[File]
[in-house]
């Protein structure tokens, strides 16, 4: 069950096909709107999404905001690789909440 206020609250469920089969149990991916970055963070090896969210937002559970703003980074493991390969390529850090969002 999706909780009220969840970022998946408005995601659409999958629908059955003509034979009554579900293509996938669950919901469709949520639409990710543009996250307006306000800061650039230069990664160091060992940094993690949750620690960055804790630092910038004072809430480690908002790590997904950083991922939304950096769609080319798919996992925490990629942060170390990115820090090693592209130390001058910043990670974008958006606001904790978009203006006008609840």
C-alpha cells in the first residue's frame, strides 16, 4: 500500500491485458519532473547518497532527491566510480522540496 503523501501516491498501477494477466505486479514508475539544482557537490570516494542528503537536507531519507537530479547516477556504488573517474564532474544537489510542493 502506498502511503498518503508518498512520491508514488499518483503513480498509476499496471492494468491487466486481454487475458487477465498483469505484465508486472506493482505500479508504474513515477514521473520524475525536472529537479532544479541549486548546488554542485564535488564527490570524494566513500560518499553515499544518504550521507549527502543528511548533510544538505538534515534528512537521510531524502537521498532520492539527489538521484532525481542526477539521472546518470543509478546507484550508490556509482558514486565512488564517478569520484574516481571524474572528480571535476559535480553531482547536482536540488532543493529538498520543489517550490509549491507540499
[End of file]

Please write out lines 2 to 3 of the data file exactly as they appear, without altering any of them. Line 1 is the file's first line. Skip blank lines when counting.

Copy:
């Protein structure tokens, strides 16, 4: 069950096909709107999404905001690789909440 206020609250469920089969149990991916970055963070090896969210937002559970703003980074493991390969390529850090969002 999706909780009220969840970022998946408005995601659409999958629908059955003509034979009554579900293509996938669950919901469709949520639409990710543009996250307006306000800061650039230069990664160091060992940094993690949750620690960055804790630092910038004072809430480690908002790590997904950083991922939304950096769609080319798919996992925490990629942060170390990115820090090693592209130390001058910043990670974008958006606001904790978009203006006008609840």
C-alpha cells in the first residue's frame, strides 16, 4: 500500500491485458519532473547518497532527491566510480522540496 503523501501516491498501477494477466505486479514508475539544482557537490570516494542528503537536507531519507537530479547516477556504488573517474564532474544537489510542493 502506498502511503498518503508518498512520491508514488499518483503513480498509476499496471492494468491487466486481454487475458487477465498483469505484465508486472506493482505500479508504474513515477514521473520524475525536472529537479532544479541549486548546488554542485564535488564527490570524494566513500560518499553515499544518504550521507549527502543528511548533510544538505538534515534528512537521510531524502537521498532520492539527489538521484532525481542526477539521472546518470543509478546507484550508490556509482558514486565512488564517478569520484574516481571524474572528480571535476559535480553531482547536482536540488532543493529538498520543489517550490509549491507540499